Luke 2:8-12, 15-18

Theirs was a solitary existence, spending much of their lives alone in the fields.  Neither bust nor boon in the local economy would have affected them in the slightest.  As Jews, they had been waiting for Messiah, like their fathers before them and their fathers before them.  As Shepherds, they lived hand-to-mouth, on the margins of society.  There was no going home at night; they lived in the fields with their sheep.  They were tough men, hardened by the wind and the weather; and they stank.

No one knows why an angel would show up to a bunch of shepherds.  After all, there were upstanding citizens living a few hundred yards away in town; people who ran businesses, raised families, attended synagogue, kept the Sabbath and contributed to the poor.  But on this night the shepherds are held spellbound by something beyond their comprehension.  They see God’s angel, hear His announcement and experience His glory.  On this night of all nights, God invites the outcast, the marginalized and the forgotten to come and see His Son.

Do you ever feel like you’ve been left behind?  Does it seem that everyone is swimming while you’re drowning, or at best, treading water?  Do you sometimes feel alone in a crowded room?  Do you relate to the shepherds more than the townspeople?  Do you feel embarrassed or singled-out just thinking these thoughts, like someone has peeked into your diary?  Perhaps God is coming to you now.  Perhaps He is announcing His love especially to you, right in the middle of your solitary, marginalized life.

The shepherds respond to the angel’s announcement in some very un-shepherd-like ways.  The Scripture says that they hurried to town to “see this thing that has happened, which the Lord has told us about.”  You have to realize that shepherds are normally never in a hurry, and that going into town was not a pleasant experience (remember: they stank!).  And they did something unthinkable, something that a shepherd never does: they left their sheep!  This handful of shepherds literally dropped everything and went into town to see “this thing that had happened, which the Lord has told them about.”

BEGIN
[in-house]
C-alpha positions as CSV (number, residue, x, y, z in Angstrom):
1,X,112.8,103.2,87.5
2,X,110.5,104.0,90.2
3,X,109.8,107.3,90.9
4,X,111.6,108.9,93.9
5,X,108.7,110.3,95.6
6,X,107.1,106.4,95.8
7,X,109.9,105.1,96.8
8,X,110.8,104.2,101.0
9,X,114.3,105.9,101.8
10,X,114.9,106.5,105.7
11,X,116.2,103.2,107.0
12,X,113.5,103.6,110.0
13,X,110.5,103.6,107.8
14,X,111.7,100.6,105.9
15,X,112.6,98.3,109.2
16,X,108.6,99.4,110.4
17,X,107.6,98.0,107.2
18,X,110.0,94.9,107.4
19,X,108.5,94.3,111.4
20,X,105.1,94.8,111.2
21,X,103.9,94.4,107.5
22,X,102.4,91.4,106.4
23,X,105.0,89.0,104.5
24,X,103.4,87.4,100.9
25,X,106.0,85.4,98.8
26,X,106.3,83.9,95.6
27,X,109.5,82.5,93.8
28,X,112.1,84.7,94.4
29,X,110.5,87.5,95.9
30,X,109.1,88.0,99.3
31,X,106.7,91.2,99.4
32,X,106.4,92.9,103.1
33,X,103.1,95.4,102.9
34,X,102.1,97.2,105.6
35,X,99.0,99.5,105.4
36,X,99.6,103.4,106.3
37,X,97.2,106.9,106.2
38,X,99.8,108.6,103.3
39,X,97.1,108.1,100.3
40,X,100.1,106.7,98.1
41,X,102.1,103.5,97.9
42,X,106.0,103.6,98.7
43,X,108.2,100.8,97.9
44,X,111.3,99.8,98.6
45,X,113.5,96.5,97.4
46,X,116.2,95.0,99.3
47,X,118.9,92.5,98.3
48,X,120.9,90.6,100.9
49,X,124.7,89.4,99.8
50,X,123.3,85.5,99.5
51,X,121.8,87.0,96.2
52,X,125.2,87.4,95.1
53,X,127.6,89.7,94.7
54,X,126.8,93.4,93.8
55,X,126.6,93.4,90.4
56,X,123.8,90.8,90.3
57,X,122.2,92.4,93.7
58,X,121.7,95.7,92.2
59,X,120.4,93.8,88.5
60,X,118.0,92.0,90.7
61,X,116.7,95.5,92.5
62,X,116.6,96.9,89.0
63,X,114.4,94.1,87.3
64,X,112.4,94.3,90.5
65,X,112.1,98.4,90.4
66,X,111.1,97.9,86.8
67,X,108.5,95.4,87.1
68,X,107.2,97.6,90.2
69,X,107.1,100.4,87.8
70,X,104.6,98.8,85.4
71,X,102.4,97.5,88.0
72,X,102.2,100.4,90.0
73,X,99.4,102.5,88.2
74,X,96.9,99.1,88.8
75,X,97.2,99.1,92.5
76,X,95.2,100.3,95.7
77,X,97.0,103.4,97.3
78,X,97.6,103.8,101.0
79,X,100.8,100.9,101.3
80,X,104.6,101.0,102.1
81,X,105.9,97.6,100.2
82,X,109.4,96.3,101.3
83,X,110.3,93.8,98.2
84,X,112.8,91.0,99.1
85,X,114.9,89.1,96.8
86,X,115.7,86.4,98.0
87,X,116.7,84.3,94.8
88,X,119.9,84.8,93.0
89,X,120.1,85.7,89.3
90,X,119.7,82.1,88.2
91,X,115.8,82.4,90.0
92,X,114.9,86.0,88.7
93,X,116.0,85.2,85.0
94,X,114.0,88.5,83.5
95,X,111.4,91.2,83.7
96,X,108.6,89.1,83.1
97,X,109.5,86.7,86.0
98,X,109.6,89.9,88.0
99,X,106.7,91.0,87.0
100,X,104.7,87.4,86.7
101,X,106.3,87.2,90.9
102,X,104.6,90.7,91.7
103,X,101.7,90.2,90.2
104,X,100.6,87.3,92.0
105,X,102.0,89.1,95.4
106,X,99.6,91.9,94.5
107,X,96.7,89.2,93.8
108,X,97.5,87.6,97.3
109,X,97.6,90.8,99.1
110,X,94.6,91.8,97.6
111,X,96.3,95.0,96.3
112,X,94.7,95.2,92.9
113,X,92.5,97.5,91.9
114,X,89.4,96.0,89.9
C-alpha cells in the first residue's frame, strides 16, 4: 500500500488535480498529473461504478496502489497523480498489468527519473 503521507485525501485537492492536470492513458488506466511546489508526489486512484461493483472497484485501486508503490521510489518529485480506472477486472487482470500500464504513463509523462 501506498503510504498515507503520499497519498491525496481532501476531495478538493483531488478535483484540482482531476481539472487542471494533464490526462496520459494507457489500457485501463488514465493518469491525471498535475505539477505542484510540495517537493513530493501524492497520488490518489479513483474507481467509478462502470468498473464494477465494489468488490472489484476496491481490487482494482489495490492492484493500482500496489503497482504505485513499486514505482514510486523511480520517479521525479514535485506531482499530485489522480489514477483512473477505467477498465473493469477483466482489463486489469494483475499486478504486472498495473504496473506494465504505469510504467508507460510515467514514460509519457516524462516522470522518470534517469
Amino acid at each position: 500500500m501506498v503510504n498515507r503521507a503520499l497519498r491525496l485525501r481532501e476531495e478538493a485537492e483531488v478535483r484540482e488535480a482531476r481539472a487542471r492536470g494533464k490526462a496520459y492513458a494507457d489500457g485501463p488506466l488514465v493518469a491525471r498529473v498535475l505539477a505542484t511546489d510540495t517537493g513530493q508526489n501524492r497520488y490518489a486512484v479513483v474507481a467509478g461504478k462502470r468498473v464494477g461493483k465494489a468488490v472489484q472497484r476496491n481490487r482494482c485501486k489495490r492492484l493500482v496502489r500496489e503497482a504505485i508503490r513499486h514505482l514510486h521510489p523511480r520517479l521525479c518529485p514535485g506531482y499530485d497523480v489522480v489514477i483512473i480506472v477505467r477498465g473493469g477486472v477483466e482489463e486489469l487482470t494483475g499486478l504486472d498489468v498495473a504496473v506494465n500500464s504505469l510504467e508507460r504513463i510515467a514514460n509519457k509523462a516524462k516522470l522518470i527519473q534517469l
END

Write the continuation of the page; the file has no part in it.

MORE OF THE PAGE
What must be “dropped” in order for you to wholeheartedly respond to God?  Is there a comfort-zone to be breached, a past to be released, or an obsession to be left behind?  If God is announcing His love to you just now, do not delay in your response.  If He is inviting you to see His Son, hurry to Him; drop everything and hurry to the Messiah. 

The Scripture says the shepherds found everything just as they had been told; that they saw the Messiah.  We are not told much of what they did there, but at the very least they must have gazed on Him; they must have bowed before Him; they must have reverenced him.  Perhaps they spoke words of amazement, or perhaps there were no words at all.  Maybe they laughed at being first on the scene, at being God’s specially invited guests.

Imagine the thoughts and feeling you would have kneeling before that manger.  Take some moments and verbalize your amazement.  Speak your worship to the Christ.

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